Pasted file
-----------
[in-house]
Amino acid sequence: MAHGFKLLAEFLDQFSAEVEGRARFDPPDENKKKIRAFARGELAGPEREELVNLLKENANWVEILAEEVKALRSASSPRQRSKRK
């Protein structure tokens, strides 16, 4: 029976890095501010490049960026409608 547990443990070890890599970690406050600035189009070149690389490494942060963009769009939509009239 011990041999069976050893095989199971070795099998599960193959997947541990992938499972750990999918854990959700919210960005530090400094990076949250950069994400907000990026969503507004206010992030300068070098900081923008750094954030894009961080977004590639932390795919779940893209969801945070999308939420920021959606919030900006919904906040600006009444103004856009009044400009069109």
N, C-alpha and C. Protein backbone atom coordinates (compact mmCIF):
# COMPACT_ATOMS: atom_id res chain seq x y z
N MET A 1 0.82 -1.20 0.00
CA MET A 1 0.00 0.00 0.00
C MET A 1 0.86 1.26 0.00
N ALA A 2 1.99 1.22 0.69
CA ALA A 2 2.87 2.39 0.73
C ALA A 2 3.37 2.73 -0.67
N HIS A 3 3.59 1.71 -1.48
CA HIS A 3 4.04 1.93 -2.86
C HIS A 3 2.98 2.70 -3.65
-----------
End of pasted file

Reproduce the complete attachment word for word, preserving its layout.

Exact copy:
[in-house]
Amino acid sequence: MAHGFKLLAEFLDQFSAEVEGRARFDPPDENKKKIRAFARGELAGPEREELVNLLKENANWVEILAEEVKALRSASSPRQRSKRK
């Protein structure tokens, strides 16, 4: 029976890095501010490049960026409608 547990443990070890890599970690406050600035189009070149690389490494942060963009769009939509009239 011990041999069976050893095989199971070795099998599960193959997947541990992938499972750990999918854990959700919210960005530090400094990076949250950069994400907000990026969503507004206010992030300068070098900081923008750094954030894009961080977004590639932390795919779940893209969801945070999308939420920021959606919030900006919904906040600006009444103004856009009044400009069109």
N, C-alpha and C. Protein backbone atom coordinates (compact mmCIF):
# COMPACT_ATOMS: atom_id res chain seq x y z
N MET A 1 0.82 -1.20 0.00
CA MET A 1 0.00 0.00 0.00
C MET A 1 0.86 1.26 0.00
N ALA A 2 1.99 1.22 0.69
CA ALA A 2 2.87 2.39 0.73
C ALA A 2 3.37 2.73 -0.67
N HIS A 3 3.59 1.71 -1.48
CA HIS A 3 4.04 1.93 -2.86
C HIS A 3 2.98 2.70 -3.65